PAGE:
We have expressed publicly our dismay when the Government of Ontario was considering using the notwithstanding clause. Our Toronto caucus stood firmly against that decision. We will continue to defend the Charter of Rights and Freedoms.

Official LanguagesOral Questions

2:45 p.m.

Liberal

Marc Serré Liberal Nickel Belt, ON

Mr. Speaker, today being Franco-Ontarian day, we join Ontario francophones and francophiles in celebrating their culture, their language and their traditions.

The Minister of Tourism, Official Languages and La Francophonie visited a school in Orleans to make an excellent announcement for schools: establishing minority communities in Ontario.

Would the minister tell the House more about this announcement?

Official LanguagesOral Questions

2:45 p.m.

Mélanie Joly Minister of Tourism, Official Languages and La Francophonie, Lib.

Mr. Speaker, I thank my colleague from Nickel Belt.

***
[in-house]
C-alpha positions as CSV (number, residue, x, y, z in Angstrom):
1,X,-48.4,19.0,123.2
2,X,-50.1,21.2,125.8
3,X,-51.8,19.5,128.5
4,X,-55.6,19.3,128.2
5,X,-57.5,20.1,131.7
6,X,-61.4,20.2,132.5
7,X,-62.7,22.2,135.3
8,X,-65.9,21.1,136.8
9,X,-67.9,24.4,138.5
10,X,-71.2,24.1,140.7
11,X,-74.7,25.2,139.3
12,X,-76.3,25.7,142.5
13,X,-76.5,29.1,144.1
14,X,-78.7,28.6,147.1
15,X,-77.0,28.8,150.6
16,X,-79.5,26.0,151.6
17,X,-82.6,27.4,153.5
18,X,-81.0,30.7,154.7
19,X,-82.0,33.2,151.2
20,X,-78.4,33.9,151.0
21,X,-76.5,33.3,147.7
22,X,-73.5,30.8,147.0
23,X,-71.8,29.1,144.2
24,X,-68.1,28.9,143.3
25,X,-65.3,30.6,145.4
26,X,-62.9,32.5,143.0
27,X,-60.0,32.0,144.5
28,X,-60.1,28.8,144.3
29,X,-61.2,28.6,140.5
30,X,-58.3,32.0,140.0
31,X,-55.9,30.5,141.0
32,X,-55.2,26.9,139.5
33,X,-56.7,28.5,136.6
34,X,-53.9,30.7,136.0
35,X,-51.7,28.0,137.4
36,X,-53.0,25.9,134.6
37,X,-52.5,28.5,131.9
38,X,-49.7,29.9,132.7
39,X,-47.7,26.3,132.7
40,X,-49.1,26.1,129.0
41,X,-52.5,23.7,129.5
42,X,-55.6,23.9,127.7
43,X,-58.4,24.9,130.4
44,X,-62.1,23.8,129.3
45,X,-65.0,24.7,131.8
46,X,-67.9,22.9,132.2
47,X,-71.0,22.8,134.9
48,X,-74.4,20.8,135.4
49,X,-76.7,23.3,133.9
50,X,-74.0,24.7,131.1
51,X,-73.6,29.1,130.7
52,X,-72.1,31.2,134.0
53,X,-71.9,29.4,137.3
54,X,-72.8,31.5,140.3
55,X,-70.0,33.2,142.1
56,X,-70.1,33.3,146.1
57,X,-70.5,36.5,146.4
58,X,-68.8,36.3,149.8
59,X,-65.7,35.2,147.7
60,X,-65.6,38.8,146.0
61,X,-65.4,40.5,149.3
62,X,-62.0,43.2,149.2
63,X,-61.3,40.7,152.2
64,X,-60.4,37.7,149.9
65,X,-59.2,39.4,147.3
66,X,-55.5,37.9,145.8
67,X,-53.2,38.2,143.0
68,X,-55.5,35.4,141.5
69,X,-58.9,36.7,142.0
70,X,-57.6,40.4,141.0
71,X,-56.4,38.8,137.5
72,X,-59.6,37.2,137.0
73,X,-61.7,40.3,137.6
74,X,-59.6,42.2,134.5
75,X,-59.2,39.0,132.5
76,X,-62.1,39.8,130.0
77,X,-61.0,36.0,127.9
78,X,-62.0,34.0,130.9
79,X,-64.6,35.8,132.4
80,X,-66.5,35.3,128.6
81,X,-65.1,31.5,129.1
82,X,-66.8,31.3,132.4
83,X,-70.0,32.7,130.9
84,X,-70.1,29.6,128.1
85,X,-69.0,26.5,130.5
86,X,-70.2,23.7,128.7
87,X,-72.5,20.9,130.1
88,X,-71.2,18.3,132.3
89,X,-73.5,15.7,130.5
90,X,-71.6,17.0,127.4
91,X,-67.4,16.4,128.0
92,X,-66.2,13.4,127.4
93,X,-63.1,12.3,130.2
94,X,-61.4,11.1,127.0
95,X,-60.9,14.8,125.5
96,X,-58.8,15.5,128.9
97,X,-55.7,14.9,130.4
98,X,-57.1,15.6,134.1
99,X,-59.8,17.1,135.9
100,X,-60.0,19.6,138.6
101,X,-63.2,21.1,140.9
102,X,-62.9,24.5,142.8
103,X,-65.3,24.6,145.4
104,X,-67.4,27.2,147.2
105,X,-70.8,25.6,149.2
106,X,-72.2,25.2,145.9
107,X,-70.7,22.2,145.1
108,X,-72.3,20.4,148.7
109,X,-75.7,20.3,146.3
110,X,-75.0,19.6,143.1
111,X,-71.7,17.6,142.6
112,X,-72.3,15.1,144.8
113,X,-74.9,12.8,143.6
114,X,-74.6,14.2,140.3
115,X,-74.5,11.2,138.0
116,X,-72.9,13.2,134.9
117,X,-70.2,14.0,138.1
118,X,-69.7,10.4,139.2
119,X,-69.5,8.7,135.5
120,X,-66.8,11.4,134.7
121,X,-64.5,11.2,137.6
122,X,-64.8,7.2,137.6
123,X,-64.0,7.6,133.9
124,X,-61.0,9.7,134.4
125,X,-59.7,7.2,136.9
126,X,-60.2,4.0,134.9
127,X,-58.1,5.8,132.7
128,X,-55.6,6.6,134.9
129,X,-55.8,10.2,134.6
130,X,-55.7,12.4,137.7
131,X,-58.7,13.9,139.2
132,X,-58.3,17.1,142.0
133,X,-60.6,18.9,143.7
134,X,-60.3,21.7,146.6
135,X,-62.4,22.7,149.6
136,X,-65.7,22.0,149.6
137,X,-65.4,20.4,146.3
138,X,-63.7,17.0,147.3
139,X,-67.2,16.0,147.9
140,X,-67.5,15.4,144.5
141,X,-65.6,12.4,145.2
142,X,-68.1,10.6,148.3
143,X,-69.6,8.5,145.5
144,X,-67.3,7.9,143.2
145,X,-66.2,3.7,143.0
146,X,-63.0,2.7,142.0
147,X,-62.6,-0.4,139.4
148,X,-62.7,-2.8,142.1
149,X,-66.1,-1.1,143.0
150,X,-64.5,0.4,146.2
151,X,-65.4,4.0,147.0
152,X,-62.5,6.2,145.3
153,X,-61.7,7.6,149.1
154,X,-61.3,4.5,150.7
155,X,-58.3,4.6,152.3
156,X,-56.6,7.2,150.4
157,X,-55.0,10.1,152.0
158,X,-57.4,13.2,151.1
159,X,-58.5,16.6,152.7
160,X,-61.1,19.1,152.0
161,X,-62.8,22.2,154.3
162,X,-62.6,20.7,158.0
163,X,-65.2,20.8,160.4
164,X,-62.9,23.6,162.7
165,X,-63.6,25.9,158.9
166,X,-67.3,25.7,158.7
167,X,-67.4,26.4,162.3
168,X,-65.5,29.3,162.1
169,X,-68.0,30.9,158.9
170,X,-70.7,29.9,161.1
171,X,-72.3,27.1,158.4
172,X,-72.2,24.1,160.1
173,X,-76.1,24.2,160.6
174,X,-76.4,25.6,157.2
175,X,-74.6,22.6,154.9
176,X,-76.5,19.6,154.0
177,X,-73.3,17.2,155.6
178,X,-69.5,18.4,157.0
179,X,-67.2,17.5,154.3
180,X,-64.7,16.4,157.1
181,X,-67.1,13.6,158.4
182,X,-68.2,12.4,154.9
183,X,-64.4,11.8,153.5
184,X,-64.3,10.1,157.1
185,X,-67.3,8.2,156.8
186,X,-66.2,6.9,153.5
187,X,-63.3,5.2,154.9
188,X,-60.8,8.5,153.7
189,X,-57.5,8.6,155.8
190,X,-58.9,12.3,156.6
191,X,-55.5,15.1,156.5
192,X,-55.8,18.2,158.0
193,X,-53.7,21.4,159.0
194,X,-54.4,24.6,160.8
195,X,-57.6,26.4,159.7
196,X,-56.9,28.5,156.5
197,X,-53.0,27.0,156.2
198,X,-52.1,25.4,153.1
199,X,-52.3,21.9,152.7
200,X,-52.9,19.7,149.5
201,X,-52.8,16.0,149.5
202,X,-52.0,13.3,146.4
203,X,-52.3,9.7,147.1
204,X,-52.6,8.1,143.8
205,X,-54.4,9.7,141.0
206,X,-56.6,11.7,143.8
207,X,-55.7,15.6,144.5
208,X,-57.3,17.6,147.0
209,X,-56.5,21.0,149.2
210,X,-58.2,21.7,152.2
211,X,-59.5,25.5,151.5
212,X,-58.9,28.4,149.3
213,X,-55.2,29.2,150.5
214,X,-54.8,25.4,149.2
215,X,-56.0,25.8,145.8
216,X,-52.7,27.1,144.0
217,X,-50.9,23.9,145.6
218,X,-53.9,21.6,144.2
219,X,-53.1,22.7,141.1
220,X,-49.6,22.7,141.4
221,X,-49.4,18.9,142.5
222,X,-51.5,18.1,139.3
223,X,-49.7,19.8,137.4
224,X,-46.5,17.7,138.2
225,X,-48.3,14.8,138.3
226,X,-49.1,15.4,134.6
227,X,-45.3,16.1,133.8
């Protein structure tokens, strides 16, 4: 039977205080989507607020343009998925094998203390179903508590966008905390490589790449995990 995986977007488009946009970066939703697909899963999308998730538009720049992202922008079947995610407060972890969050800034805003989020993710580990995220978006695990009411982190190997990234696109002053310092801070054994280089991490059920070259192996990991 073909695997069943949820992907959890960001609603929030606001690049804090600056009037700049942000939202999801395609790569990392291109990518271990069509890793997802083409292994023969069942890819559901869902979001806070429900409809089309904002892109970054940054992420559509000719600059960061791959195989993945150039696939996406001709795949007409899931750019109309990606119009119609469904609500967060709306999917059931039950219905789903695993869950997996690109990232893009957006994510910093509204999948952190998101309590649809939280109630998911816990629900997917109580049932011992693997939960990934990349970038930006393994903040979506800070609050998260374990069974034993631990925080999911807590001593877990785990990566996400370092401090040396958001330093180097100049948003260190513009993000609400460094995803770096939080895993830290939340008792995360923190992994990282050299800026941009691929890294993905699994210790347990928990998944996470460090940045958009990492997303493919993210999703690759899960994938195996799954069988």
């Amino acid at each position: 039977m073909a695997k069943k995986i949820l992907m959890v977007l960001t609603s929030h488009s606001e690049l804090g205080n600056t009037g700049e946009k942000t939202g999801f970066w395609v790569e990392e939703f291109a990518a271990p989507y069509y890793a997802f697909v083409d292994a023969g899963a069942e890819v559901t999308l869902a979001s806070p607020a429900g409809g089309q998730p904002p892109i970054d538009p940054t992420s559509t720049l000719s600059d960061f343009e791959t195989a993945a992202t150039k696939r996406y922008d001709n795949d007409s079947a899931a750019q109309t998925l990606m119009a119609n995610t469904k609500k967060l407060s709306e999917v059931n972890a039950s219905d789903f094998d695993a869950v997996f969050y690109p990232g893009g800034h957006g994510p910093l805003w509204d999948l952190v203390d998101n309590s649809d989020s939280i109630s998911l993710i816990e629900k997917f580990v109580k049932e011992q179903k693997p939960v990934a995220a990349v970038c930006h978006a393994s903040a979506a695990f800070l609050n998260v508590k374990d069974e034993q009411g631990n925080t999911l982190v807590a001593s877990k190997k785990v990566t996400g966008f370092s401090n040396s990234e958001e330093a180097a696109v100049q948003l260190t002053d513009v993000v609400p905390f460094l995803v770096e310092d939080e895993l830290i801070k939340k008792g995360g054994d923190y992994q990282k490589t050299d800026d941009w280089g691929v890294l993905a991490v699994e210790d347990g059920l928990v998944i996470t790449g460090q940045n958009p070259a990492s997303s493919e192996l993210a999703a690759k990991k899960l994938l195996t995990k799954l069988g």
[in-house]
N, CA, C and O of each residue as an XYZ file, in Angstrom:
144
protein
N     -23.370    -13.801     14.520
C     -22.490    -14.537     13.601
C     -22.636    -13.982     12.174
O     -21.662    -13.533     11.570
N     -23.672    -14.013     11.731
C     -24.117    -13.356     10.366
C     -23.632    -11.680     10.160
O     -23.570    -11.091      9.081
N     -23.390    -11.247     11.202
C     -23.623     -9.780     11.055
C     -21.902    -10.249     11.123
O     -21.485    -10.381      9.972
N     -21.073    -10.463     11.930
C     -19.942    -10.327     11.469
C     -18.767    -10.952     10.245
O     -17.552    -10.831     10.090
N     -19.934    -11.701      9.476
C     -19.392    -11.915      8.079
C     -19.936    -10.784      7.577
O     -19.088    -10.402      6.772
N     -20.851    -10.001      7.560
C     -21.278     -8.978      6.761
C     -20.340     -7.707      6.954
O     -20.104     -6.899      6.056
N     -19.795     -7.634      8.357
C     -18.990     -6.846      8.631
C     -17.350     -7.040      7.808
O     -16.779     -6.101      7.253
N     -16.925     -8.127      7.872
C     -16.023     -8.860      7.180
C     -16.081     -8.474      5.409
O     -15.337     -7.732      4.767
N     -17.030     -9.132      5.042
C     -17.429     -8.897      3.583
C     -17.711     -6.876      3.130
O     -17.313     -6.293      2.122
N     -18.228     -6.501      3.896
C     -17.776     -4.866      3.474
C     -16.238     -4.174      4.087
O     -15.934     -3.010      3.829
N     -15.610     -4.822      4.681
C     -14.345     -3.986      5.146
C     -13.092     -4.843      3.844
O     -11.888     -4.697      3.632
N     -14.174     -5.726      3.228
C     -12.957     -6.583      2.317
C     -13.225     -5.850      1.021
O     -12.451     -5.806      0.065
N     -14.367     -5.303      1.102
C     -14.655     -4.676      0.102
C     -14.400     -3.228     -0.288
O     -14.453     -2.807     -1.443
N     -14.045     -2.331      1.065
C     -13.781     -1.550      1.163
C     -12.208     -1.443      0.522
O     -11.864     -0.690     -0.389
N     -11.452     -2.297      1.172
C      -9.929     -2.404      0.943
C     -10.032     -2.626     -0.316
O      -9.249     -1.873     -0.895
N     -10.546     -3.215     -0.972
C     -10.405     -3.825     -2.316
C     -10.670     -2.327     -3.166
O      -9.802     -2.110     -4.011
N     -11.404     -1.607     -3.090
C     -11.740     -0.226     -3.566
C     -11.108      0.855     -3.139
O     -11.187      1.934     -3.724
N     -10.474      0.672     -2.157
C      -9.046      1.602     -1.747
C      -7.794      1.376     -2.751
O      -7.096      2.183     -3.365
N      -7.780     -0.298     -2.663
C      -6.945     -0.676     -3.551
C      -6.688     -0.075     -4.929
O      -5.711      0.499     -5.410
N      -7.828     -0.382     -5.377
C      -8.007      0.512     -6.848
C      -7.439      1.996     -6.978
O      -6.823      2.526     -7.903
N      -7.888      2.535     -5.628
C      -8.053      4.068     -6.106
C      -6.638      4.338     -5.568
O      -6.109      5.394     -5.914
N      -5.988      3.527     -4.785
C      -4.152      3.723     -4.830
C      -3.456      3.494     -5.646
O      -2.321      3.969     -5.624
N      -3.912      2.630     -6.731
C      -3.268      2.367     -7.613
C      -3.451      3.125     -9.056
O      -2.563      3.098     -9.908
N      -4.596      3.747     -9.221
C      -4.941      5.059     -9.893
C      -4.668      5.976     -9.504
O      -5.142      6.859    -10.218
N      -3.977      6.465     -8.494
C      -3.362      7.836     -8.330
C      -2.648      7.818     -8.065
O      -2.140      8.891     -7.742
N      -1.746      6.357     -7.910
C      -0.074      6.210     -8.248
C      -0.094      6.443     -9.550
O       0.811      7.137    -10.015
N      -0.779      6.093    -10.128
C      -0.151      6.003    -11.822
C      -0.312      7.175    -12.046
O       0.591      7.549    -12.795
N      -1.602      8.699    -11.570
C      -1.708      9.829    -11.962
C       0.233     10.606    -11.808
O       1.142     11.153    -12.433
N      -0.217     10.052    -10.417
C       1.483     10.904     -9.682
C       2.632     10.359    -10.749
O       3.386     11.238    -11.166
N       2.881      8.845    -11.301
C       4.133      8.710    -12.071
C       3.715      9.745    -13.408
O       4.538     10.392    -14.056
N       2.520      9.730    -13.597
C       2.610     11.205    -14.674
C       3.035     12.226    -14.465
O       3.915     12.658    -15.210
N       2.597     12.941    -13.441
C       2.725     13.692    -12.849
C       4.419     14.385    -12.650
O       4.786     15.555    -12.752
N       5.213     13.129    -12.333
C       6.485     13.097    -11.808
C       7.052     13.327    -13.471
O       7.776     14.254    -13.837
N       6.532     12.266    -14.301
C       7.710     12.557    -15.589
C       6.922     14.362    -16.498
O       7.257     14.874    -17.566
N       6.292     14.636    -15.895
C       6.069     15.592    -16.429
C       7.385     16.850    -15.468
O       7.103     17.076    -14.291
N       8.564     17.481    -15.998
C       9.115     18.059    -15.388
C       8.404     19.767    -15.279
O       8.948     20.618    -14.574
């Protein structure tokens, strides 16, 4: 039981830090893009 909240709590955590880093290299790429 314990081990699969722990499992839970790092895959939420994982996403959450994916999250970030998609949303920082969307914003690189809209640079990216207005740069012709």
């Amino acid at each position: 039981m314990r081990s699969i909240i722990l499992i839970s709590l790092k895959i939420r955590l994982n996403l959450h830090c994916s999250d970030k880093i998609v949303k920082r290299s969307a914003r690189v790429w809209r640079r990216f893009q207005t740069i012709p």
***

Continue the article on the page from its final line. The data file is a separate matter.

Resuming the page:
I would like to join him in celebrating Franco-Ontarian Day, which is why I am wearing green and white today.

This morning I was at École élémentaire catholique Notre-Dame-des-Champs, where I got to meet 300 students and announce $7.5 million in funding to give students at 700 francophone schools and 300 anglophone schools in minority communities access to cultural activities.

This government believes in our official languages and in our children.

Natural ResourcesOral Questions

2:45 p.m.

Conservative

Jamie Schmale Conservative Haliburton—Kawartha Lakes—Brock, ON

Mr. Speaker, after a summer of failures, the Prime Minister still has no plan to get Trans Mountain built.

The Conservatives unveiled their plan: complete indigenous consultations immediately; enact emergency legislation; request a stay and appeal the Federal Court ruling; and pass Bill S-245, clarifying that a pipeline is under federal jurisdiction.

We have a plan while the Liberals just delay. Will the government adopt the Conservative plan and bring jobs and investment back to Canada?

Natural ResourcesOral Questions

2:45 p.m.

Amarjeet Sohi Minister of Natural Resources, Lib.